And now , since we’re at this part, talking about economics, these machines, like I said, the EOS machine is over a million dollars for a 10 by 12 volume. What would we be looking at to, to get one of these. You have a couple of models you showed me, right? We have two machines, the Lightspeed, which is approximately 13 inches in diameter. Maximum part size 13 inches in diameter by 12 inches tall.

Which is 350 millimeters by 300 millimeters tall. A maximum part weight, which is based on the robot, which is four kilograms or 8.8 pounds. But our big machine is the warp speed. That’s a thousand millimeters in diameter by 700 millimeters tall. So what does that in inches? 39 inches in diameter by 27 inches tall.

Wow. The maximum part size of 40 kilograms or 88 pounds. Wow. So we can build some really large parts. I just saw an image on the screen there of an engine block. Yeah. An engine block that would fit inside and you’re printing that. And under an hour, you’re putting that. No, that’s a longer, that’s 23 hours, 23 hours, three hours, but still that’s a complete.

I, and I don’t know a lot about patterns and casting, but I know that’s multiple slides and Gates and in a very complicated part to make that’s right. So if I wanted to prototype this new engine though, within a day, and You know what. We’ve actually we started this project part of the pandemic, so we simulated it.

We just haven’t run it yet. That’s incredible though. Again, for you talking about an engine, like you think of anything inside that size. 40, what was it? 46 by 29 39 inches, 40 by 27 inches tall. So we’re talking about steering, arms, knuckles. Things that now, again, we talked about aluminum. Are there other materials you can print out of? Yup. Yup. They.

Speed 3d started with copper. We’re really working on the softer materials. So copper aluminum, 60, 61 aluminum bronze, and three 16. L stainless. That’s material that just finished up the beta testing and will be available. The interesting thing about that. Is stainless a little harder. So they developed a new rocket nozzle for that.

That rocket nozzle will now be used on all our materials. Oh, wow. Changing out material may a, it becomes even easier. To change out material you dump. The powder hopper blog at the line, put in your new powder and you’re ready to go. You can do it with. Under an hour. So our SLS machine that we have to allocate two days. Yeah.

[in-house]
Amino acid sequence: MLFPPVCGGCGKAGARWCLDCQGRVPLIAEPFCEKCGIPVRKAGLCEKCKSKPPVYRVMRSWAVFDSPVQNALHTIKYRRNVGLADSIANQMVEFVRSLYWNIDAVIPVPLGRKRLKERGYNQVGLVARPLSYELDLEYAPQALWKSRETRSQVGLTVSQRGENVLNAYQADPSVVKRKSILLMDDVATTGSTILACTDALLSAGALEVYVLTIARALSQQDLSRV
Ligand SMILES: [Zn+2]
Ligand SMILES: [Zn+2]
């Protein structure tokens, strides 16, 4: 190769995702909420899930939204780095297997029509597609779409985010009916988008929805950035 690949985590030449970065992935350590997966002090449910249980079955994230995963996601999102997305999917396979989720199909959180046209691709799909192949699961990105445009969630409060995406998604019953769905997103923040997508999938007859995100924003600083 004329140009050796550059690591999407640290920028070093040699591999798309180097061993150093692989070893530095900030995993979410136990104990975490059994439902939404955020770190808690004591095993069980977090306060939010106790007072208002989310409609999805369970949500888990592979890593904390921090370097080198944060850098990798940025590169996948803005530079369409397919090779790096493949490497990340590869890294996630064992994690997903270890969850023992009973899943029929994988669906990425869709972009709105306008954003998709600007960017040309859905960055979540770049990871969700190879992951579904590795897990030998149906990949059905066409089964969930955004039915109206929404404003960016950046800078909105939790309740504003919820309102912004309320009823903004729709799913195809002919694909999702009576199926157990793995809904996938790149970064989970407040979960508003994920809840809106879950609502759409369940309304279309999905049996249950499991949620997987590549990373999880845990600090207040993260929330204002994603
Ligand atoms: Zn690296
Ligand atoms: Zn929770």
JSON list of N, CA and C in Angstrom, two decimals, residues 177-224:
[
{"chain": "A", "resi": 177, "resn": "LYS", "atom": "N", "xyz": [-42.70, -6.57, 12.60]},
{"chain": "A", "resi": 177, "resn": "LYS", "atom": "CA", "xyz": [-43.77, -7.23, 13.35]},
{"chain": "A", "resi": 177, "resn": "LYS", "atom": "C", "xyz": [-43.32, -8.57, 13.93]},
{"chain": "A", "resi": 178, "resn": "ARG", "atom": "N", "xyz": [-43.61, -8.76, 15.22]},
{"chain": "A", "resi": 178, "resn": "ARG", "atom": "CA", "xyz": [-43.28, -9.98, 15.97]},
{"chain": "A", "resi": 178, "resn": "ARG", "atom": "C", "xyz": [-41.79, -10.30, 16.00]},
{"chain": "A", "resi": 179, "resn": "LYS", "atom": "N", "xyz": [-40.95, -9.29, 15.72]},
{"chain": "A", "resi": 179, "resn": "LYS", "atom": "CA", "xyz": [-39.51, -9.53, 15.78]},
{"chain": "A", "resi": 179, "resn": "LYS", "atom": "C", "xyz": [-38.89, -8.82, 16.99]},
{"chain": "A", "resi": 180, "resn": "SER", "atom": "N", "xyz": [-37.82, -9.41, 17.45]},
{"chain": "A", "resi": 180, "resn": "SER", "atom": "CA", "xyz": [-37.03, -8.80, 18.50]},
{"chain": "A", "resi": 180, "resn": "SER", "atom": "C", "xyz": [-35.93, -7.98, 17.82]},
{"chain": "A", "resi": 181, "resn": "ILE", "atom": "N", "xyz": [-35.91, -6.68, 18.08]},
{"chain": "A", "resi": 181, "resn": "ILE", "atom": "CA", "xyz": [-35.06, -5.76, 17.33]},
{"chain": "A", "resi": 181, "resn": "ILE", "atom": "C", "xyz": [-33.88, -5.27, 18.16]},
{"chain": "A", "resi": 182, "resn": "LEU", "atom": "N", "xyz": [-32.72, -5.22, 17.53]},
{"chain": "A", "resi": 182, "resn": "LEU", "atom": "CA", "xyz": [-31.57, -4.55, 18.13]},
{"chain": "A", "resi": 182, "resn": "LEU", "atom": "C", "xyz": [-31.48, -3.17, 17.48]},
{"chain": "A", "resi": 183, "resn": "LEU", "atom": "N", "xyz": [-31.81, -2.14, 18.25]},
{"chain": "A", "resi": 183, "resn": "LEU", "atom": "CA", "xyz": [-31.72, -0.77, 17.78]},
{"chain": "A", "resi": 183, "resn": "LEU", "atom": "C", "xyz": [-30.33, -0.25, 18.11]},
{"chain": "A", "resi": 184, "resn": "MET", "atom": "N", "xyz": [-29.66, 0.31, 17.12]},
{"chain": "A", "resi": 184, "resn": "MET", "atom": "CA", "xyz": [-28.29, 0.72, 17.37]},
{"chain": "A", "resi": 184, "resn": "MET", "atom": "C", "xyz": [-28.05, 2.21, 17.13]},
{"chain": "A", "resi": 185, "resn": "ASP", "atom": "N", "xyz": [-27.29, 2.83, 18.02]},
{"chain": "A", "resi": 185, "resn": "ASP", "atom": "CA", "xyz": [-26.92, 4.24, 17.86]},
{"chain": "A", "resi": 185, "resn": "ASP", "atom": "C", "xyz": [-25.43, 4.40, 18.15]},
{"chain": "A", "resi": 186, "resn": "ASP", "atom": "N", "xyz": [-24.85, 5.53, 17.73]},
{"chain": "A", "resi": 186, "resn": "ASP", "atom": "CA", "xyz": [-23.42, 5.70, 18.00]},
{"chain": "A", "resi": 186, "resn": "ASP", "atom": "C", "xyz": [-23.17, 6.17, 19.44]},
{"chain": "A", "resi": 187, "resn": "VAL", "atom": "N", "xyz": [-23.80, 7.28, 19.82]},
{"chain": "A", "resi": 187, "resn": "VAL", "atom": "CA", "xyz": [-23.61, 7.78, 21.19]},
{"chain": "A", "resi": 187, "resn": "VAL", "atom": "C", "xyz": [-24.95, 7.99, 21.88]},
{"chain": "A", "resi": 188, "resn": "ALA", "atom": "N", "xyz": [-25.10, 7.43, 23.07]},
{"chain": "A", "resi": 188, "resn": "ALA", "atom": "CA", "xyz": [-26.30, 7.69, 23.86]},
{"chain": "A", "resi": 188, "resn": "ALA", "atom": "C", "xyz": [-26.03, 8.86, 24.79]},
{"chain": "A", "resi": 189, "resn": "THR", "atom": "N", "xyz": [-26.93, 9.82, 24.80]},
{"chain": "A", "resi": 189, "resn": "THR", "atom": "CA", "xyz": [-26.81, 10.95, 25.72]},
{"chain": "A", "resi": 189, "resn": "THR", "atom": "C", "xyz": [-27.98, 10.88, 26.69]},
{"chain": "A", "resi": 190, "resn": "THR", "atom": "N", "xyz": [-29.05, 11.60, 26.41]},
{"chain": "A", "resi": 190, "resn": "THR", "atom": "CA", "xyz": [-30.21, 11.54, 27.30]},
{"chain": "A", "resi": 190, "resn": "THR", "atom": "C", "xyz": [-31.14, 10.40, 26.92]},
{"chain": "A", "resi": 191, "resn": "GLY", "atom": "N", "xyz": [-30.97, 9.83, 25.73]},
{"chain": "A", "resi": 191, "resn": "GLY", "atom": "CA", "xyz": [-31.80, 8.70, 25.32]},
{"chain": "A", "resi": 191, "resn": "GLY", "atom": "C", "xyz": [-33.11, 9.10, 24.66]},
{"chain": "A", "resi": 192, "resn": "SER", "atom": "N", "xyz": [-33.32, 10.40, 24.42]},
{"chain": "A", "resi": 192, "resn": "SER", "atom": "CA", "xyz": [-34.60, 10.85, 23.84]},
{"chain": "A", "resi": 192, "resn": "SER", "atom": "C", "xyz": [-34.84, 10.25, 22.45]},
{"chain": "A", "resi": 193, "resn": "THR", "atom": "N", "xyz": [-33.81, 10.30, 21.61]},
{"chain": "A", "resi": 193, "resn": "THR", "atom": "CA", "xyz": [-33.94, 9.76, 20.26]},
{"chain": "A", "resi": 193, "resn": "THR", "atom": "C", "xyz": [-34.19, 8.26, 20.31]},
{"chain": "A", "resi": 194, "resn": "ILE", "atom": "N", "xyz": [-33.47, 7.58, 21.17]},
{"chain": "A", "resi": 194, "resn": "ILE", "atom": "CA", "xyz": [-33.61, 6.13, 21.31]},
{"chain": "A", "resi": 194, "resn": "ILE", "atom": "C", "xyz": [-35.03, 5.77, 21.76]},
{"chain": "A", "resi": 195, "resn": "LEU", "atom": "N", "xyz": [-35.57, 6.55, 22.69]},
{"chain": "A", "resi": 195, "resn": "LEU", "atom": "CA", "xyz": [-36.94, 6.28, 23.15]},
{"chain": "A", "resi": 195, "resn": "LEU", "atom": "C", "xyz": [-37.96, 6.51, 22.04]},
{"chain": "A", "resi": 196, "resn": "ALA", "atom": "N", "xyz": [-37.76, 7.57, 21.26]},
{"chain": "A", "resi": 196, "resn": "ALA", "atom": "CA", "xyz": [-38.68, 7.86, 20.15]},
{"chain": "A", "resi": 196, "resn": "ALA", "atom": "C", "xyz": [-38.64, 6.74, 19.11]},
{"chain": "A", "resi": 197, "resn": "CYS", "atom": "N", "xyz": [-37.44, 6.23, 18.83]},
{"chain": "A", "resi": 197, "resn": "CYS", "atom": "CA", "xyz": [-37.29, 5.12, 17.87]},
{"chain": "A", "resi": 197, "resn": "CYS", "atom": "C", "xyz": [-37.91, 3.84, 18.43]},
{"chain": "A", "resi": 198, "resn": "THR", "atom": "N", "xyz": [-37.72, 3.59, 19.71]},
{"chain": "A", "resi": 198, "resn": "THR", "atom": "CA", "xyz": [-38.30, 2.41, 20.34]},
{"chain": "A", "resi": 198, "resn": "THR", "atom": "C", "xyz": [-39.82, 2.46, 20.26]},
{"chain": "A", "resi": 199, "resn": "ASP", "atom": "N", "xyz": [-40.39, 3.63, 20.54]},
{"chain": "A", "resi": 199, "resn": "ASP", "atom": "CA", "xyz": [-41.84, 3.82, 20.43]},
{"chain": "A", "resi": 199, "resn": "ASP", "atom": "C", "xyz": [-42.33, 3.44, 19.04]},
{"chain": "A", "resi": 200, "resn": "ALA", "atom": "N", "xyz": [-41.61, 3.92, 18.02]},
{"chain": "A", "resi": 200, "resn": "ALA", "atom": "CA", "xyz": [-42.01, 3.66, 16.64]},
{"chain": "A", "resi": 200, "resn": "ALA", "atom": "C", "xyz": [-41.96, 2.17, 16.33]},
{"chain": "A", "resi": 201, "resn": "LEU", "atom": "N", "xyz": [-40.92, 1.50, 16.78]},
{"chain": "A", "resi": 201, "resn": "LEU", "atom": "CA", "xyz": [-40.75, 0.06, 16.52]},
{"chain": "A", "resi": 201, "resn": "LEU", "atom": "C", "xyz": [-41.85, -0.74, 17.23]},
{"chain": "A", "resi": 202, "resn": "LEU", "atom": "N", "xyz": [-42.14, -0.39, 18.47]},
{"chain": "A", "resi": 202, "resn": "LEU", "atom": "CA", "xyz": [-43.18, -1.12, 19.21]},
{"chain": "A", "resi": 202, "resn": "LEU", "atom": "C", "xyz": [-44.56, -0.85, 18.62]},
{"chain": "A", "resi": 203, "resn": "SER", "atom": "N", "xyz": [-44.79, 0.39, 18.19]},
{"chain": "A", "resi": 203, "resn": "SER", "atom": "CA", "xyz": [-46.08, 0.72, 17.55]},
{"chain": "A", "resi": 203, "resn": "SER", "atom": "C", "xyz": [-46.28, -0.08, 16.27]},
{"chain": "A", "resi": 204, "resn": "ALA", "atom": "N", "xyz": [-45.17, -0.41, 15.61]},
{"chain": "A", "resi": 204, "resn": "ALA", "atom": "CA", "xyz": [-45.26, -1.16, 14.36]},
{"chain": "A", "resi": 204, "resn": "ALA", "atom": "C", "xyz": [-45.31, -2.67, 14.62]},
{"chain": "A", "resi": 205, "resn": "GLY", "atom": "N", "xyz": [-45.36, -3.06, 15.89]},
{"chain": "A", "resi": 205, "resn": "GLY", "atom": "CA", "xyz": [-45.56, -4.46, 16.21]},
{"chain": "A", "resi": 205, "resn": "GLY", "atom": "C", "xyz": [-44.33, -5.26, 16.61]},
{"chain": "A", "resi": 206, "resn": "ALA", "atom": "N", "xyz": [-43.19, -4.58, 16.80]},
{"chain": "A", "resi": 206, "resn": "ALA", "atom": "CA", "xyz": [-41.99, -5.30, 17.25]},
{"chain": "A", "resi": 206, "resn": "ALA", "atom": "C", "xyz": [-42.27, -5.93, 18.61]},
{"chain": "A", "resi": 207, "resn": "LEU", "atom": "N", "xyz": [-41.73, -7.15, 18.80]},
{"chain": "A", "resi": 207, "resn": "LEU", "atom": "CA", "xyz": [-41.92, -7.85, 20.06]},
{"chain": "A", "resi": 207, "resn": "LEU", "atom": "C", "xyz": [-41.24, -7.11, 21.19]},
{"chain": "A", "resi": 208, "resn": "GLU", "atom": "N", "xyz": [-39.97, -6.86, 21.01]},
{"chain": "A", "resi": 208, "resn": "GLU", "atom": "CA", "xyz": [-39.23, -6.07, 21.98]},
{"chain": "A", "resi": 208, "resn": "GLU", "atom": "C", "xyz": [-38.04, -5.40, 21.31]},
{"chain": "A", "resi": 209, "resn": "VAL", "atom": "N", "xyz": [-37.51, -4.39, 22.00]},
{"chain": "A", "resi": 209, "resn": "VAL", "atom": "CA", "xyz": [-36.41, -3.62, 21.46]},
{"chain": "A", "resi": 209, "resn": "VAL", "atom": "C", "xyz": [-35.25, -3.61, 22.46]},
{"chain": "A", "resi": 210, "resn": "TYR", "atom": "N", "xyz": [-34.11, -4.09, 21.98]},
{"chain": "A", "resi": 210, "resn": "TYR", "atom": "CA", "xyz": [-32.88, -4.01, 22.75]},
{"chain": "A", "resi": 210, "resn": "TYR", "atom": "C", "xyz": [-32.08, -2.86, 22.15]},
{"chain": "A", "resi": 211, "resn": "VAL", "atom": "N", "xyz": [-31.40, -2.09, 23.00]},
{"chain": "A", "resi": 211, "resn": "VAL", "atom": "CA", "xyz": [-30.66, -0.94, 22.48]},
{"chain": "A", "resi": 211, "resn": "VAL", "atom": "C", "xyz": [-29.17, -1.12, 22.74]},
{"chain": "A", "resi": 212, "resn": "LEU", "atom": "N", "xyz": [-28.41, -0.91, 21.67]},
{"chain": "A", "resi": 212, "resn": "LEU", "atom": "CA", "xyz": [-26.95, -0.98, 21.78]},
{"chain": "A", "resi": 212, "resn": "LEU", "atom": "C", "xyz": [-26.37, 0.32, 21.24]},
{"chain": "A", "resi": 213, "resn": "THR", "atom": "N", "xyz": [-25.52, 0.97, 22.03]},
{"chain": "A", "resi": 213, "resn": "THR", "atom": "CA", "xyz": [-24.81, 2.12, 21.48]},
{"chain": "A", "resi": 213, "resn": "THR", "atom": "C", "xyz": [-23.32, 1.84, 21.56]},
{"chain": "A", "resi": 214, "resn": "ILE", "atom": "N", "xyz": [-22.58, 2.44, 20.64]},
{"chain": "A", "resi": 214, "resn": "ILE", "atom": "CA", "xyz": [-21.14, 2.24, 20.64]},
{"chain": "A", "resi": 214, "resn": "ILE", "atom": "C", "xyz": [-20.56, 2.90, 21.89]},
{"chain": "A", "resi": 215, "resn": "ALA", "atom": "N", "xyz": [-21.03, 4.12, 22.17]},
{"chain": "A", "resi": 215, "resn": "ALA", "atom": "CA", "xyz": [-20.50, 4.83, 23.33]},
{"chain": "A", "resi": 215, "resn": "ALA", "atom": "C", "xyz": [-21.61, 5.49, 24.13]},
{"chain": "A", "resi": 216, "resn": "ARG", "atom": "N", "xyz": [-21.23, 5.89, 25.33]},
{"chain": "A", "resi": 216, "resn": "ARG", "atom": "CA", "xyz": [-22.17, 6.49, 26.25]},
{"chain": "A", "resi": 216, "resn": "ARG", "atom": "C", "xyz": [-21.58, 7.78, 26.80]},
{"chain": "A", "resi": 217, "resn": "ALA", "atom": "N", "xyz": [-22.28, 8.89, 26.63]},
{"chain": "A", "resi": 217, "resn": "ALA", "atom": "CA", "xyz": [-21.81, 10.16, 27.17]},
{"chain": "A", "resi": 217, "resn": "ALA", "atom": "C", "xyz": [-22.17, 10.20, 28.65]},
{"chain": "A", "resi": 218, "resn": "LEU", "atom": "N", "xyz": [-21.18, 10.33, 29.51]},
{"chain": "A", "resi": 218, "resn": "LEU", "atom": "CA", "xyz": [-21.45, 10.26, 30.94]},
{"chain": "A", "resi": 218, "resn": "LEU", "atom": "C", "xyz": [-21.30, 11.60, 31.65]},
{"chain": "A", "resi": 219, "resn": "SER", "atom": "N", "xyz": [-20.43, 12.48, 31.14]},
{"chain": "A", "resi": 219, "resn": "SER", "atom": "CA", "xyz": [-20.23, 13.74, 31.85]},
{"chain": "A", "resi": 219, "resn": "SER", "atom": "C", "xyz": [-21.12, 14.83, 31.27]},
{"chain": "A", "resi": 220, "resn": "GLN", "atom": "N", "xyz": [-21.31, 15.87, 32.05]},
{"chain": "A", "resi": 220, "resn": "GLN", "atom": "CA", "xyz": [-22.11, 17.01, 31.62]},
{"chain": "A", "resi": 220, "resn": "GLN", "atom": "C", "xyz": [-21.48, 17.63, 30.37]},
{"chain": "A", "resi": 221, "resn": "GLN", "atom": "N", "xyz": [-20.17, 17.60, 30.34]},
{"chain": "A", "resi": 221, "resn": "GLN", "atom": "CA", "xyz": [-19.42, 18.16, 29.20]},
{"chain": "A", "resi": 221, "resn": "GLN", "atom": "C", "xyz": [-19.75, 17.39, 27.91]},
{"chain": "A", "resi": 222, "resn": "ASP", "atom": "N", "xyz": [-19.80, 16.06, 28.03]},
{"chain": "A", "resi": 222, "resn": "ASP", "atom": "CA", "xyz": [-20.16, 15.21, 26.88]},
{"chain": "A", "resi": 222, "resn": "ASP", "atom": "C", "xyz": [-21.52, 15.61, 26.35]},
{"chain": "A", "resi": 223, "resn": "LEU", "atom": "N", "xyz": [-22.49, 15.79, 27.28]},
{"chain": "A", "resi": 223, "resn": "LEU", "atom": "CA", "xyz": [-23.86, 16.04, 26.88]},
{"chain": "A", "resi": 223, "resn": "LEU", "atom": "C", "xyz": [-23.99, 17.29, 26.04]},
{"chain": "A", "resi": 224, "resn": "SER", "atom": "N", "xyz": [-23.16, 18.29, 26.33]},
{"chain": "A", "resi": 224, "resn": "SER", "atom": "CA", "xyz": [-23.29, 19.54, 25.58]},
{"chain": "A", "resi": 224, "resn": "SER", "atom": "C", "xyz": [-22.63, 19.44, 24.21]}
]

And we have to wear the the radioactive suit and the ventilator. And because some of that powder can be carcinogenic. You can open the door, wipe this thing down it load in a new, yeah. It’s not an inert environment and you don’t have to worry about. Powder getting

You don’t have to worry about getting your power getting

Breathing it. We’re not working in an art environment. You don’t have to worry about your powder. You don’t have to have a completely clean powder chamber, but our powder chamber is clean anyway because the remaining the dust that doesn’t get stuck to the substrate gets sucked up into the dust extractor. You don’t have to wipe it down with alcohol.

So it’s a very simple process. It’s so simple. That And most importantly robust is that we’ve taken it out into the field. During an expeditionary trial. In very harsh environment. In Australia and. Australian army soldiers built parts. On the system. They brought us CNC.

And finished parts while in the field. What’s really important to understand. Is our machine doesn’t need a perfectly level surface. It can stand up to the harsh environments of just shipping it. And what they did during this two week expedition is they offloaded the machine nine separate times. Got it up and running within an hour.